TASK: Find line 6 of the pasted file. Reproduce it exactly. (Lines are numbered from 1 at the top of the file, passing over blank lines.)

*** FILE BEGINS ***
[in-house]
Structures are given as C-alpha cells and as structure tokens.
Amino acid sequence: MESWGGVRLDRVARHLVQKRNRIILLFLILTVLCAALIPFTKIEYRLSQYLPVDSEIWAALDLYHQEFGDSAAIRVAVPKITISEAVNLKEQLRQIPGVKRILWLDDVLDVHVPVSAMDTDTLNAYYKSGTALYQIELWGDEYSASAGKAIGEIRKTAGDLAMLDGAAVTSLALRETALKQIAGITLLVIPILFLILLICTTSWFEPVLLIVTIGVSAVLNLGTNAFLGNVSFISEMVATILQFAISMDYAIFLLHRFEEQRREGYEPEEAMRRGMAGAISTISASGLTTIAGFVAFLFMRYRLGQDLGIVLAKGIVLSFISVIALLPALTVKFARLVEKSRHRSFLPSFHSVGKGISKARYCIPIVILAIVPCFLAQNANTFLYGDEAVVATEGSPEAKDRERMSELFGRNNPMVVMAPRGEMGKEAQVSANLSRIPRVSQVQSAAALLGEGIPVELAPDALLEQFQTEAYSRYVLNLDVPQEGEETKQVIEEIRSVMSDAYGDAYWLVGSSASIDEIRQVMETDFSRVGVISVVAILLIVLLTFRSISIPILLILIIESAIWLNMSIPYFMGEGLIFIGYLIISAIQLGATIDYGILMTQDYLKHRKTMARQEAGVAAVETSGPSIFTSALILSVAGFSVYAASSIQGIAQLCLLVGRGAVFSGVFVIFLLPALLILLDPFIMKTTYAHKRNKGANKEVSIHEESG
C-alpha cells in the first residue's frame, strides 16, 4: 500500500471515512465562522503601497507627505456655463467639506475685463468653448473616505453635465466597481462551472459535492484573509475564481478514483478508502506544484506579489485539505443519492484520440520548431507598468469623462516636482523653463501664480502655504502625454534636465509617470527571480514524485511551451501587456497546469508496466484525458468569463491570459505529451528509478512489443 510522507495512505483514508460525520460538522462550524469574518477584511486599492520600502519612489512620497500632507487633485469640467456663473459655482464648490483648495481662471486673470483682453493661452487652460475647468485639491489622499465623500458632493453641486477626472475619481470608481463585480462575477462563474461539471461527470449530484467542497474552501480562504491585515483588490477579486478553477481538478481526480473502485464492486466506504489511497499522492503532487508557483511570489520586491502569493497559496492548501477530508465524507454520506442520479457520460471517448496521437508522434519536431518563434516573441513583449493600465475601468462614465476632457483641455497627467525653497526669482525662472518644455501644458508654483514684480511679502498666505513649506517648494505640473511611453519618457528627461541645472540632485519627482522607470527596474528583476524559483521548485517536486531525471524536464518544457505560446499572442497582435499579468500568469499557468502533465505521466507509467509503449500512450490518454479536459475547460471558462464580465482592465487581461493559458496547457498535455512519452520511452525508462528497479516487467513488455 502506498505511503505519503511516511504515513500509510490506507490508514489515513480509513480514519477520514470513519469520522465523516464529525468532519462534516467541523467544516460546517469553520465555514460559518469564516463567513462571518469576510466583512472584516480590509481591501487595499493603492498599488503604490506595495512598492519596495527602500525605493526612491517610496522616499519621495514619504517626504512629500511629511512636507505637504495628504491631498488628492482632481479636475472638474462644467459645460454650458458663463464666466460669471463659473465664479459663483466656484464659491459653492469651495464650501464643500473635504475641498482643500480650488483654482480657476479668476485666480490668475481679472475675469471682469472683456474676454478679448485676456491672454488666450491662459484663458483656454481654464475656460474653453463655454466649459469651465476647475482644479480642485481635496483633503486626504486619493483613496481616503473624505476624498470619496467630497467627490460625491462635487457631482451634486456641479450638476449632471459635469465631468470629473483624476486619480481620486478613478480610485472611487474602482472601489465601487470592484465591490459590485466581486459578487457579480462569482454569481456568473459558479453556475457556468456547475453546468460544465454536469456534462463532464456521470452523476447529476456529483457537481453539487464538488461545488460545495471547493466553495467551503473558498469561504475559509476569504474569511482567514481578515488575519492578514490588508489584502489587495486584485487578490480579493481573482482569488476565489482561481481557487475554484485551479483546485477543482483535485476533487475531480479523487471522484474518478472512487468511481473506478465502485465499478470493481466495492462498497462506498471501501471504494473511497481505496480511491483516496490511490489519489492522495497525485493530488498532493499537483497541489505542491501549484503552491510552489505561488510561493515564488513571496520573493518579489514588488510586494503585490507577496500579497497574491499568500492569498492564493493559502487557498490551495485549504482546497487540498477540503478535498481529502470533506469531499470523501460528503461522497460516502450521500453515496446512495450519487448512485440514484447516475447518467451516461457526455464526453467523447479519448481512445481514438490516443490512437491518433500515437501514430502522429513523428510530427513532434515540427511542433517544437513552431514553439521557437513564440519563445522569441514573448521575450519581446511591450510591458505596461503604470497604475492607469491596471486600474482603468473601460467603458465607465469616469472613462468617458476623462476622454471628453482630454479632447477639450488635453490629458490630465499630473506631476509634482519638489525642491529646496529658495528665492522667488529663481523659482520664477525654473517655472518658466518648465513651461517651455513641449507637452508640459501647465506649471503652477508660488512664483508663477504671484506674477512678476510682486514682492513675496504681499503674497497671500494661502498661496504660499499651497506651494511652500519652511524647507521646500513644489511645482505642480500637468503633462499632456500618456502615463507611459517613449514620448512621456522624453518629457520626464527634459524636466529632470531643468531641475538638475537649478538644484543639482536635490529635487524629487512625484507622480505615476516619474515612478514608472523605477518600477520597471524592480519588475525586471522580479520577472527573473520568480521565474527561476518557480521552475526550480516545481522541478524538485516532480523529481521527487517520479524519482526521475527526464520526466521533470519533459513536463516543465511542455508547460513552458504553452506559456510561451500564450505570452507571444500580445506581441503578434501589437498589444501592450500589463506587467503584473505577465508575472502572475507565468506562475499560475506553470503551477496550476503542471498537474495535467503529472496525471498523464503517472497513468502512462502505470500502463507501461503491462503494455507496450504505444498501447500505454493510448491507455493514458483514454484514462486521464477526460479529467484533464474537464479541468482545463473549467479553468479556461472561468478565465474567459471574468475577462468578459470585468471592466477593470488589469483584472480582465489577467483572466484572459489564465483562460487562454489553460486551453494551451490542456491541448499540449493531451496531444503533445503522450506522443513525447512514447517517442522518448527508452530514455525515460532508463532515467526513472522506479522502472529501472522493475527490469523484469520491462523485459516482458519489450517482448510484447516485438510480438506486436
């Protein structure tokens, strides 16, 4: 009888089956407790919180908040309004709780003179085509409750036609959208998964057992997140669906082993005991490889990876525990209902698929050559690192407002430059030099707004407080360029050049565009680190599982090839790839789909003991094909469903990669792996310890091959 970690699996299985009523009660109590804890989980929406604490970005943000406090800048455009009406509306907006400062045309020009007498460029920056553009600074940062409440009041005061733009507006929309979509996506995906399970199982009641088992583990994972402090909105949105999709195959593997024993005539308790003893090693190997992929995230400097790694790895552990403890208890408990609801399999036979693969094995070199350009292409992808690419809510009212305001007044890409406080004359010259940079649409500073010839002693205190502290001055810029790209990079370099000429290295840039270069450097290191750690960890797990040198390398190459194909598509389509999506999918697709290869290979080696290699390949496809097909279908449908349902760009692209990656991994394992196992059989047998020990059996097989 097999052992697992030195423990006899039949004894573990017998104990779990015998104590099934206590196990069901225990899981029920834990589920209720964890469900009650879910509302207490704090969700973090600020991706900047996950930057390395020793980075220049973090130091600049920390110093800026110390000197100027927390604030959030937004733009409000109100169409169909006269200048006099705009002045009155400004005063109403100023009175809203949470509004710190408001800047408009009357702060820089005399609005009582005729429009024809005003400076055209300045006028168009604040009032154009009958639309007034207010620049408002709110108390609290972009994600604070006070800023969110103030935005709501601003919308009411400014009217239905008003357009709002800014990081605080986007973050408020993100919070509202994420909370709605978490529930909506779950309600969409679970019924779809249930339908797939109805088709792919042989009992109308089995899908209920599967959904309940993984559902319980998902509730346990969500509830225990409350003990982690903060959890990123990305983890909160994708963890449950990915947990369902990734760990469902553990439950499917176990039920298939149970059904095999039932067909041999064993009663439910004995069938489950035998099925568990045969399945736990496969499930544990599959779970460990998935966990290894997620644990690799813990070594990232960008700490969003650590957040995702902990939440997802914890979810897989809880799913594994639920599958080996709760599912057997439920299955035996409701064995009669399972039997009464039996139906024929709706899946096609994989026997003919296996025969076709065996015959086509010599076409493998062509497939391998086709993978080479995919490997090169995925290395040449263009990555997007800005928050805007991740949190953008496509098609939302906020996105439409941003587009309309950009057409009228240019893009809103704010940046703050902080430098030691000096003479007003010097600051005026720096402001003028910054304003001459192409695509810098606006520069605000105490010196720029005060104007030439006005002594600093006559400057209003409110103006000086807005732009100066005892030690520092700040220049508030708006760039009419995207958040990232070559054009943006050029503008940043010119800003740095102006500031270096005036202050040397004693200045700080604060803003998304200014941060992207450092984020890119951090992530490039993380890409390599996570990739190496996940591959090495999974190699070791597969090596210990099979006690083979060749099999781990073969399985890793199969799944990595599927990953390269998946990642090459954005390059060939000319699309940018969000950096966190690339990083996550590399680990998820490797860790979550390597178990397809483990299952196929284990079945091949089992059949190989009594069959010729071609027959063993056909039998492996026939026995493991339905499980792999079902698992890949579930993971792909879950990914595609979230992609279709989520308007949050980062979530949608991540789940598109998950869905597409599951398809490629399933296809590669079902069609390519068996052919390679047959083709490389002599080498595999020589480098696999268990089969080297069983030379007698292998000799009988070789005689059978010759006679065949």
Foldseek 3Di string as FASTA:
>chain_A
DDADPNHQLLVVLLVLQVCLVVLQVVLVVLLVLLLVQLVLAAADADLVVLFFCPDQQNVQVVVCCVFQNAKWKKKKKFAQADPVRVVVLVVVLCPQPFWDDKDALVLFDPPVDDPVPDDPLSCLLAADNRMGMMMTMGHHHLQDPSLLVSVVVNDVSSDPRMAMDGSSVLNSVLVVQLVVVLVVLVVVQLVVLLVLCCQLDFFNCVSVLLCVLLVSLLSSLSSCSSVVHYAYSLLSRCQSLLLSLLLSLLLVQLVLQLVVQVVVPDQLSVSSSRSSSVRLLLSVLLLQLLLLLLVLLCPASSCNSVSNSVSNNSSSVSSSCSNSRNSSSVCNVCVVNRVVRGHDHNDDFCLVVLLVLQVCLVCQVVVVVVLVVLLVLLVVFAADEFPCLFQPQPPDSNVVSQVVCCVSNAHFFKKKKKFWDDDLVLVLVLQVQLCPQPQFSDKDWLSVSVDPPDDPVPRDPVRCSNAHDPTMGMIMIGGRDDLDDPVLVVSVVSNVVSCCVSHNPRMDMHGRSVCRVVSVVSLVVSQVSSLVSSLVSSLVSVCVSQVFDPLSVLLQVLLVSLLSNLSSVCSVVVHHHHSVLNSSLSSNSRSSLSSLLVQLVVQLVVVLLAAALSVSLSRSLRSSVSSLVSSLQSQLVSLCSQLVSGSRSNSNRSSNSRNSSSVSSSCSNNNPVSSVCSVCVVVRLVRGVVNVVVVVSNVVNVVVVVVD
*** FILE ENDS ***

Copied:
Foldseek 3Di string as FASTA: